Save the vanilla
Vanilla is native to Mexico and Central America. The vanilla flower was a highly appreciated flower in Mesoamerica before the arrival of Europeans, who brought this delicacy to the rest of the world.
Vanilla is an orchid endemic to Mexico, especially from the tropical jungles of the southeast of the country and has been cultivated since pre-Hispanic times by the Totonac culture, where it became a symbol of their gods. The vanilla orchid was named by the local indigenous Totonacs as Xahanat which means black flower. Its popularity among the pre-hispanic population was due to its close relationship with cocoa, since xocolatl, the drink of nobles, priests and warriors, was prepared with both ingredients.
During the Conquest, vanilla became so popular in the world that they tried to take it to other countries, but this flower could only be cultivated in Mexico because of the natural pollinators responsible for its pollination only live in Mexico and Central America. This was the reason Mexico and Central America were the only producers of vanilla in the world. Which ended when the French discovered hand pollination.
Just Pure Vanilla seeks to promote, improve and protect its cultivation in its natural and original environment. We recognise that in order to support the conservation of Vanilla for future generations we have to acknowledge its historical, cultural and environmental importance and the relevance of traditional sustainable practices of the vanilla in Mexico and Central America.
Just Pure Vanilla Ltd supports the producers that help to preserve the traditional way of sustainable production of vanilla respecting the biodiversity of wild species/relatives in their natural environment.
The case of vanilla is an example of how a business can be achieved without compromising the conservation of the biodiversity of ecosystems in a sustainable way.
Vanilla, an expensive but popular spice used in many industries, faces problems related to its supply. Some of these problems are due to the fact that the vanilla cultivation, dominated by just a few countries located outside the native growing areas of aromatic vanilla species, is based on clonal material of a single species, Vanilla planifolia.
This downward spiral is exacerbated by the lack of genetic diversity of the vanilla orchids in plantations. The concentration of vanilla production in just a few countries also leads to a lack of production system’s resilience against extreme weather events, pests and diseases, political instability, theft, monopoly, and processing errors (Havkin-Frenkel and Belanger 2010).
Despite the economic importance of this crop, relatively little attention has been paid to its wild relatives’ conservation and cultivation, in particular with respect to their biology, ecology, and potential use.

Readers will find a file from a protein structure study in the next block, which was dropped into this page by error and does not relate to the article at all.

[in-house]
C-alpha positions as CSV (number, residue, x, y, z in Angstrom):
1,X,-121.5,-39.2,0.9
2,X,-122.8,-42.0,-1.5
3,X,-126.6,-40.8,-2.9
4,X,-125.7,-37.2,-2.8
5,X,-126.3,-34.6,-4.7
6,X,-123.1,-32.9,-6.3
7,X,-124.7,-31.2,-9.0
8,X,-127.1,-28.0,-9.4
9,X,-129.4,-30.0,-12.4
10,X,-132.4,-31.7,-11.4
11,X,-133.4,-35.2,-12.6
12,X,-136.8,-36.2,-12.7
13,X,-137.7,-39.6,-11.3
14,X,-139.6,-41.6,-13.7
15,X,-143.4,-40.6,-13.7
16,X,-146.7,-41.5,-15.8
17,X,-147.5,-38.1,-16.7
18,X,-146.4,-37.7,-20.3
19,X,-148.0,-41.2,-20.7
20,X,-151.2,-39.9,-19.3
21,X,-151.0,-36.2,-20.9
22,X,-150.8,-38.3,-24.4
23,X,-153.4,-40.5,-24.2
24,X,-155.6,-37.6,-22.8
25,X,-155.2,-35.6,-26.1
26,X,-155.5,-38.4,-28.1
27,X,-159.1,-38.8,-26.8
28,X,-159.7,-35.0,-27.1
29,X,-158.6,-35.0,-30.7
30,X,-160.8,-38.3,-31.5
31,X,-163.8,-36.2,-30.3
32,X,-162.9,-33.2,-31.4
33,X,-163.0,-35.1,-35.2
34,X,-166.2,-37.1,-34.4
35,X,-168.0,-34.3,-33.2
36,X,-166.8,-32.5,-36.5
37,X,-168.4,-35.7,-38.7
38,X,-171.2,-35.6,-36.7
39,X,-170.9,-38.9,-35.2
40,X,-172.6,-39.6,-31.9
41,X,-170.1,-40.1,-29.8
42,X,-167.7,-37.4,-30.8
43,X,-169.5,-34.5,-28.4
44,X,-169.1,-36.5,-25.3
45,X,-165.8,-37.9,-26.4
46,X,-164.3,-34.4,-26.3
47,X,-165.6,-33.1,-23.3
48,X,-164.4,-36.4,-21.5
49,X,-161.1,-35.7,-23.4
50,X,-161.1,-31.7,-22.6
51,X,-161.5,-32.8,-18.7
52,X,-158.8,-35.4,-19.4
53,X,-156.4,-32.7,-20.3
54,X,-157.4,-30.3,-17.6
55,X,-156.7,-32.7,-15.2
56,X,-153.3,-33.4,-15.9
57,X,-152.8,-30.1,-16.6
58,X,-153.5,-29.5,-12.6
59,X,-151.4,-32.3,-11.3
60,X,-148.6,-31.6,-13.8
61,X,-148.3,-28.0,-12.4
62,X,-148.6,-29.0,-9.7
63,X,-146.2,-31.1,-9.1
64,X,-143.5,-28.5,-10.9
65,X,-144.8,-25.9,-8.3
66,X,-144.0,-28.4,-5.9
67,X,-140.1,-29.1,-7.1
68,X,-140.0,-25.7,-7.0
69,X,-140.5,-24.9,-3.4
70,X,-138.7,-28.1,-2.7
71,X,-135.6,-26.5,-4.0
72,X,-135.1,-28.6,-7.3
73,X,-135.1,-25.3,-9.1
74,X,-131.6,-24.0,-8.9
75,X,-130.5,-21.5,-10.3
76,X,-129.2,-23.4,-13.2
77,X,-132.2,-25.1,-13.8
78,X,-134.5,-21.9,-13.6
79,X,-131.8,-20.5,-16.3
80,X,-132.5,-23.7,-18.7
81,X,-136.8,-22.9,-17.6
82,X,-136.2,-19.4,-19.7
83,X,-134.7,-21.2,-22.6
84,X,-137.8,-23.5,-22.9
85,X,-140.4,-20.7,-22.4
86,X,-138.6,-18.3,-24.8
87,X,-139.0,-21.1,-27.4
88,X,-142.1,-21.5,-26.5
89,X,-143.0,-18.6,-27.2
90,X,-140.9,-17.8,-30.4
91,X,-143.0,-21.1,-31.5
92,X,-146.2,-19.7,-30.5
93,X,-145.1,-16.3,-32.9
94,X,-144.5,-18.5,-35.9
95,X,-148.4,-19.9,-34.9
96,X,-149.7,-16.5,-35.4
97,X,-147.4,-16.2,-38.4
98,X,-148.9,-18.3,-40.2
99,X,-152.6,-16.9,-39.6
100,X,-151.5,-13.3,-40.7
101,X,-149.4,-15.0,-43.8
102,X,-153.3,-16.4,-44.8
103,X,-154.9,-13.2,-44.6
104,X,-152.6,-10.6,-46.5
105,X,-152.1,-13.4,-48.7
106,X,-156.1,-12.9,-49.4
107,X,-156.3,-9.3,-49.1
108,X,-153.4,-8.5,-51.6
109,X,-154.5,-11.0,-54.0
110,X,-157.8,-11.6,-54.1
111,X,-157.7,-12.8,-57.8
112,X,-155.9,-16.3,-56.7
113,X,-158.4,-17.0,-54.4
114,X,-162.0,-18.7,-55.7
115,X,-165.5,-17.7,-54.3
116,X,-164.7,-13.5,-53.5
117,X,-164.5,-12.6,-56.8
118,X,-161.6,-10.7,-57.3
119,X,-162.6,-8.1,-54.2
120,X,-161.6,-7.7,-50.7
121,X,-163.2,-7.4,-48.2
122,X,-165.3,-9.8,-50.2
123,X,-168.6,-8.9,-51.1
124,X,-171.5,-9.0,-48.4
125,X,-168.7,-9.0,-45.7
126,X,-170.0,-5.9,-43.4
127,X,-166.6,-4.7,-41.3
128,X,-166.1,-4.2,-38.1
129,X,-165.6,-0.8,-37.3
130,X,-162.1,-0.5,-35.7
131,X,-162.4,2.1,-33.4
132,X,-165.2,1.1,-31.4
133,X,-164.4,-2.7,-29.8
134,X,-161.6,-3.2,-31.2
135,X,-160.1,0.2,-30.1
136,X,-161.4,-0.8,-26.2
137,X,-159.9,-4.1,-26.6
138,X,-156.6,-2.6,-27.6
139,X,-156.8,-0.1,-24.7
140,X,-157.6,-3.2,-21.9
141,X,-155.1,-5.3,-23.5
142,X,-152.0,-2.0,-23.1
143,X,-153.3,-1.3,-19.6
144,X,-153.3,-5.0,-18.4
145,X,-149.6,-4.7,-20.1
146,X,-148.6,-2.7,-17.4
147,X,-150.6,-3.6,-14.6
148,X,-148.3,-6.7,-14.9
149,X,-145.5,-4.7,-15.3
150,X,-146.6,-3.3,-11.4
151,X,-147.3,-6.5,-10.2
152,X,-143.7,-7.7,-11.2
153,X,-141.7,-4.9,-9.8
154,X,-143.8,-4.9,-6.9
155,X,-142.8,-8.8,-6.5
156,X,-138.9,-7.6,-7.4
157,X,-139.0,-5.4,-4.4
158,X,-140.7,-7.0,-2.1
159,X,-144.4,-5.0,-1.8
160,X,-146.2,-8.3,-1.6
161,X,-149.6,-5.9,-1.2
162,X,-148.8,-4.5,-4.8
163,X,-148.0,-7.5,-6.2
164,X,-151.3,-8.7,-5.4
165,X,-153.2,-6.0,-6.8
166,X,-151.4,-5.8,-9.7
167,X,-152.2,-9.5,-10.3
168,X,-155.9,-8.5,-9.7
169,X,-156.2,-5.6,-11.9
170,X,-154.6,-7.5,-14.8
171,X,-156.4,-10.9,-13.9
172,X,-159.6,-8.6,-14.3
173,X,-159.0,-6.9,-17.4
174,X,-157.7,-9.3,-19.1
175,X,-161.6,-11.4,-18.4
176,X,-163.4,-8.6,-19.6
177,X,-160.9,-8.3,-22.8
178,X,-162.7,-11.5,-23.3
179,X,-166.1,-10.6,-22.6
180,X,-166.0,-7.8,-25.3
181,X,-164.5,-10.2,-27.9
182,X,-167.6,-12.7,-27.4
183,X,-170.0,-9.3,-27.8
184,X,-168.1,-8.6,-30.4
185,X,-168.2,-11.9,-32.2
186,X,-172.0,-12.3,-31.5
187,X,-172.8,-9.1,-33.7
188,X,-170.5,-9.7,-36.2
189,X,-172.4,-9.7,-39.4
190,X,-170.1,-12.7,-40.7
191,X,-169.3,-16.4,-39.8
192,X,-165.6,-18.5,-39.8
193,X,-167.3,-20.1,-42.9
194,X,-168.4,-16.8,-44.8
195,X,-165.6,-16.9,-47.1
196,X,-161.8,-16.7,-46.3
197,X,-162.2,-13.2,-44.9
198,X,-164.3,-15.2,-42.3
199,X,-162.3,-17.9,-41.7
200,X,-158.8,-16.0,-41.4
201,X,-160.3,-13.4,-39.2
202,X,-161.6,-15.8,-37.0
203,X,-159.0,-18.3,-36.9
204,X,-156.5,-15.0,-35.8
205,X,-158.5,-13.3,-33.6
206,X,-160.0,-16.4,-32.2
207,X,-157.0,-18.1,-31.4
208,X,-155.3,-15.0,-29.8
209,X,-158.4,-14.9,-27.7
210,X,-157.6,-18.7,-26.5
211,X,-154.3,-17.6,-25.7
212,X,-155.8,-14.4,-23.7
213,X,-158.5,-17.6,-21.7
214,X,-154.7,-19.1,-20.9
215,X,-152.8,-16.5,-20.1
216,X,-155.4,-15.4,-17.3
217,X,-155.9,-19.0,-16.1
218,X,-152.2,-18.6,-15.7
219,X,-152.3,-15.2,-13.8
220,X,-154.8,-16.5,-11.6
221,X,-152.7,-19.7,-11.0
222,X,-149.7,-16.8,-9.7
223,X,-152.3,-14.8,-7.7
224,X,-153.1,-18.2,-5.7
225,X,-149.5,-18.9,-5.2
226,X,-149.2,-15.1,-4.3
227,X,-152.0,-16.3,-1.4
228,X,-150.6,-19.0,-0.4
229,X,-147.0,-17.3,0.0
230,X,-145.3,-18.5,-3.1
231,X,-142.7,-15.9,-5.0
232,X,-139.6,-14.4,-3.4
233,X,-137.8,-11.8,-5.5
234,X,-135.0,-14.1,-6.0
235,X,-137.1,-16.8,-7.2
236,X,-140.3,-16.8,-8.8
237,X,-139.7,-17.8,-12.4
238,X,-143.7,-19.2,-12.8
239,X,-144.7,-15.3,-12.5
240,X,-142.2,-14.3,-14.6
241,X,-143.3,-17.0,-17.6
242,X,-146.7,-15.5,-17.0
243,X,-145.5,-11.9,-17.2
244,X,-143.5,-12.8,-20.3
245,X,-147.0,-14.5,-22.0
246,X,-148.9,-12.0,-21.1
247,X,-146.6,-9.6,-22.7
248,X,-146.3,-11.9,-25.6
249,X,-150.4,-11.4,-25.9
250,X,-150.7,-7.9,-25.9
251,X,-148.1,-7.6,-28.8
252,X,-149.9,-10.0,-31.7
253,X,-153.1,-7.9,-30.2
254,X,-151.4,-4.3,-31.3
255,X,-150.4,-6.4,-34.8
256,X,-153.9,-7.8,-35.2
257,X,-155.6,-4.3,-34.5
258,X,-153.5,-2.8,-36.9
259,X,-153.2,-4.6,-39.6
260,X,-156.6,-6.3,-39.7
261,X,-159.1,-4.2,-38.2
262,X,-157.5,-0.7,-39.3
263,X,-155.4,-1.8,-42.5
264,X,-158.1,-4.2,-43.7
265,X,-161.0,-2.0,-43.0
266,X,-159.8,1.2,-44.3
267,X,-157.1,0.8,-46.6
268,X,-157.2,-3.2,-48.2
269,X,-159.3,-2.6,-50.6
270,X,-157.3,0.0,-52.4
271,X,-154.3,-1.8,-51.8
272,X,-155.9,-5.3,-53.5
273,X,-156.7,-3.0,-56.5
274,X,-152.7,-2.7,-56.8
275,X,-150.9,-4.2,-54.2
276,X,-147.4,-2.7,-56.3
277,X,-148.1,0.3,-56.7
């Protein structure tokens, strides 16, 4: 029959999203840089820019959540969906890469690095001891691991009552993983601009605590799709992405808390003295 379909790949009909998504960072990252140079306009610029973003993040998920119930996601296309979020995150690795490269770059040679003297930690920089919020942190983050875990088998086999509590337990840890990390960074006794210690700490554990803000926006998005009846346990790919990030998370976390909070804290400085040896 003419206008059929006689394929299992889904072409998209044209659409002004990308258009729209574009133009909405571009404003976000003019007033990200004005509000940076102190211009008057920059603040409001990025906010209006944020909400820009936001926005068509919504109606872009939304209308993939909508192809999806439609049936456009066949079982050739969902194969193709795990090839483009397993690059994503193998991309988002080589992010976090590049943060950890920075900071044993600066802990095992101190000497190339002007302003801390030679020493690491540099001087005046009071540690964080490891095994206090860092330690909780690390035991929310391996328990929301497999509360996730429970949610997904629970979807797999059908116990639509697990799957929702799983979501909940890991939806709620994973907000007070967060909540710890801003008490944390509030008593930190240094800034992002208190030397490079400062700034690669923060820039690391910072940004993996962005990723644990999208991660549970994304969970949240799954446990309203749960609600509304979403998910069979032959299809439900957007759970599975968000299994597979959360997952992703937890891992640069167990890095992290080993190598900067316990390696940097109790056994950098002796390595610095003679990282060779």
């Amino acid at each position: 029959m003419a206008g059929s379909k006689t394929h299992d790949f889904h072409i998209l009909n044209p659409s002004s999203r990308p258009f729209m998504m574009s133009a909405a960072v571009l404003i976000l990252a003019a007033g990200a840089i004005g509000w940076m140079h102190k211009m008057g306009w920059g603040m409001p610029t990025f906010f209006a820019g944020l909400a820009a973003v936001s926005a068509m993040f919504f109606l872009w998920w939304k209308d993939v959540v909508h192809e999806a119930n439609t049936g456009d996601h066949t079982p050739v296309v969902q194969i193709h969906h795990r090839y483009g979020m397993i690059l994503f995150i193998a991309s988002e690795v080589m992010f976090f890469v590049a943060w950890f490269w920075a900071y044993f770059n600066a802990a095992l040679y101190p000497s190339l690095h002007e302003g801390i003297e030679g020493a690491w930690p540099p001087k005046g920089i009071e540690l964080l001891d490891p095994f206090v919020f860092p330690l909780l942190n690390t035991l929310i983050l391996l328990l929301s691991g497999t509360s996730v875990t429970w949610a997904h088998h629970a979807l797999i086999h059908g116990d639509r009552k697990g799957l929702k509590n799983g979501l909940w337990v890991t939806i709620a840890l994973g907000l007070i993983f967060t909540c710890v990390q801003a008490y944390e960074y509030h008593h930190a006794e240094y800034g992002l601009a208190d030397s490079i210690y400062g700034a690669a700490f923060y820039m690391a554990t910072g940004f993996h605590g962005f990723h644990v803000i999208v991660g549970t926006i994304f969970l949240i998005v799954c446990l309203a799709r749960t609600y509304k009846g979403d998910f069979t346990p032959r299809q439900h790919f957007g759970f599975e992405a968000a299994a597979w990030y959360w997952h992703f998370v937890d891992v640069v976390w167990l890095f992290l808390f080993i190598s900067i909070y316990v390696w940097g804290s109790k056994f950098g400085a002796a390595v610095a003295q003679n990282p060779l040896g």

The lack of natural pollinators forces commercial vanilla producers to rely on hand pollination, a very labour-intensive and delicate activity (Villanueva-Viramontes 2017).
The high efficiency of commercial vanilla production has potentially led to over-pollination, which stresses the plants and makes them less tolerant to changes in the environment such as droughts, temperature changes, and diseases caused by Fusarium, Phytophthora, and Glomerella and by the cymbidium mosaic virus (Havkin-Frenkel and Belanger 2010, Cameron 2011, Ramos-Castella et al. 2016, Villanueva-Viramontes 2017).
Just Pure Vanilla believes that commercialisation of vanilla can be done by supporting producers that take care of the conservation of the biodiversity of wild species where the vanilla originated. This will support the preservation of the vanilla for the future.
Just Pure Vanilla ensures the full traceability of vanilla back to the producers. The vanilla beans are ethically and sustainably produced. We support the local farmers that have been preserving the biodiverse environment to help the conservation of pollinators of the vanilla in its natural habitat in the secondary forest in Mexico.
Biodiversity and conservation of Vanilla involves the indigenous men and women that inhabit the rainforests in Mexico; without causing destruction by maintaining their practices of sustainable management of the natural habitat of original spices, such as vanilla growth. Mexico is an ecological diverse country, with over 30 different ecosystems.
Sustainable management practices come from ancestral knowledge, that has been transmitted from generation to generation. They involve ways of cultivating and managing natural resources with a minimum of negative impact on nature.
The indigenous worldview sees the jungle and the rest of the tropical resources are sacred spaces. The appropriation of nature must be carried out by minimizing the damage to the environment. This includes the producers to respect and use the same paths to avoid any further damage to the plantation or wildlife.
The Just Pure Vanilla “bee” logo represents the environment and the natural pollinators of the vanilla.
The orchid bee (Euglossini)
The orchid bee (Euglossini) are found in forests in Mexico to Southeastern Brazil. They are recognised by there bright blue/green colours,the male bee depends on orchid flowers to mate with the female bees.
He collects scent oils from the orchid flowers, including Vanilla orchids for weeks and uses a mixture of fragrance as cologne to attract a female bee. The scents come from the orchid flowers. The more scents the male bee collects shows his genetic strength to the female bees ( Eltz,et.al 1999).
To hear sound click the button to the right